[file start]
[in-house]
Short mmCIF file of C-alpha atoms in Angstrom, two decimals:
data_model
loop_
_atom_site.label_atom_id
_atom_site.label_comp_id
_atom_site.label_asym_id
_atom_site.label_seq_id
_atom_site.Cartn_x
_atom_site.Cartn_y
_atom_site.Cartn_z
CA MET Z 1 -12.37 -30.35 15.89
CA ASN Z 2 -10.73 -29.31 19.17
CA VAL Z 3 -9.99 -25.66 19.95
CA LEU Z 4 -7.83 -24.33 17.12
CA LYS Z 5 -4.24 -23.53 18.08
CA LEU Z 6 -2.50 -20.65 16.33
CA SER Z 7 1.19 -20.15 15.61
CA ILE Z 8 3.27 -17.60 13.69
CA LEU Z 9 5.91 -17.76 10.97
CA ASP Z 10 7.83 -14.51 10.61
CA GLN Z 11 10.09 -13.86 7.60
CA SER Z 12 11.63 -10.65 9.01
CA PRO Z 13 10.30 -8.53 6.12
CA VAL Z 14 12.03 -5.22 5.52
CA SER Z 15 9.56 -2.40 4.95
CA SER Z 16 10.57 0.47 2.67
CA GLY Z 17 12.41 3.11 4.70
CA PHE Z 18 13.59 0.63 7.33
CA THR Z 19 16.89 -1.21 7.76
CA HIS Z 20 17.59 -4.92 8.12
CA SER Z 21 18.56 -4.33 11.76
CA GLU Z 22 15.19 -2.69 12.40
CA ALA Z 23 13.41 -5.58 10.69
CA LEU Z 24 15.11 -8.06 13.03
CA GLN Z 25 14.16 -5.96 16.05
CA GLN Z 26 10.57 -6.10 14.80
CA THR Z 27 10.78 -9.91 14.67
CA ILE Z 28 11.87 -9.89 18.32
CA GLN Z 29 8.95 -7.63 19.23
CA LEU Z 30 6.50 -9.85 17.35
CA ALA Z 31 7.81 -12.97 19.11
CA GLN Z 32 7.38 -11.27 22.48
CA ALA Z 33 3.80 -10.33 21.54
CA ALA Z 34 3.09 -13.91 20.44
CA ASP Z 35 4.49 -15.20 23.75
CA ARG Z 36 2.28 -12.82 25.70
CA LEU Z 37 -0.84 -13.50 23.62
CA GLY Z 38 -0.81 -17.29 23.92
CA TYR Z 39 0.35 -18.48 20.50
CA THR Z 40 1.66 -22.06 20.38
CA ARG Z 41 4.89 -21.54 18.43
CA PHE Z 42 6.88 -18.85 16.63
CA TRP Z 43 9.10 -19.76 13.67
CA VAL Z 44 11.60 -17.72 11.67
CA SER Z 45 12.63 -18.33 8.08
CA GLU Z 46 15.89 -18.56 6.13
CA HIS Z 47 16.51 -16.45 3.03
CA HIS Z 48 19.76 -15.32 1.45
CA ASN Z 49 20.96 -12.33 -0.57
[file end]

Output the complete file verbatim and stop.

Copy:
[in-house]
Short mmCIF file of C-alpha atoms in Angstrom, two decimals:
data_model
loop_
_atom_site.label_atom_id
_atom_site.label_comp_id
_atom_site.label_asym_id
_atom_site.label_seq_id
_atom_site.Cartn_x
_atom_site.Cartn_y
_atom_site.Cartn_z
CA MET Z 1 -12.37 -30.35 15.89
CA ASN Z 2 -10.73 -29.31 19.17
CA VAL Z 3 -9.99 -25.66 19.95
CA LEU Z 4 -7.83 -24.33 17.12
CA LYS Z 5 -4.24 -23.53 18.08
CA LEU Z 6 -2.50 -20.65 16.33
CA SER Z 7 1.19 -20.15 15.61
CA ILE Z 8 3.27 -17.60 13.69
CA LEU Z 9 5.91 -17.76 10.97
CA ASP Z 10 7.83 -14.51 10.61
CA GLN Z 11 10.09 -13.86 7.60
CA SER Z 12 11.63 -10.65 9.01
CA PRO Z 13 10.30 -8.53 6.12
CA VAL Z 14 12.03 -5.22 5.52
CA SER Z 15 9.56 -2.40 4.95
CA SER Z 16 10.57 0.47 2.67
CA GLY Z 17 12.41 3.11 4.70
CA PHE Z 18 13.59 0.63 7.33
CA THR Z 19 16.89 -1.21 7.76
CA HIS Z 20 17.59 -4.92 8.12
CA SER Z 21 18.56 -4.33 11.76
CA GLU Z 22 15.19 -2.69 12.40
CA ALA Z 23 13.41 -5.58 10.69
CA LEU Z 24 15.11 -8.06 13.03
CA GLN Z 25 14.16 -5.96 16.05
CA GLN Z 26 10.57 -6.10 14.80
CA THR Z 27 10.78 -9.91 14.67
CA ILE Z 28 11.87 -9.89 18.32
CA GLN Z 29 8.95 -7.63 19.23
CA LEU Z 30 6.50 -9.85 17.35
CA ALA Z 31 7.81 -12.97 19.11
CA GLN Z 32 7.38 -11.27 22.48
CA ALA Z 33 3.80 -10.33 21.54
CA ALA Z 34 3.09 -13.91 20.44
CA ASP Z 35 4.49 -15.20 23.75
CA ARG Z 36 2.28 -12.82 25.70
CA LEU Z 37 -0.84 -13.50 23.62
CA GLY Z 38 -0.81 -17.29 23.92
CA TYR Z 39 0.35 -18.48 20.50
CA THR Z 40 1.66 -22.06 20.38
CA ARG Z 41 4.89 -21.54 18.43
CA PHE Z 42 6.88 -18.85 16.63
CA TRP Z 43 9.10 -19.76 13.67
CA VAL Z 44 11.60 -17.72 11.67
CA SER Z 45 12.63 -18.33 8.08
CA GLU Z 46 15.89 -18.56 6.13
CA HIS Z 47 16.51 -16.45 3.03
CA HIS Z 48 19.76 -15.32 1.45
CA ASN Z 49 20.96 -12.33 -0.57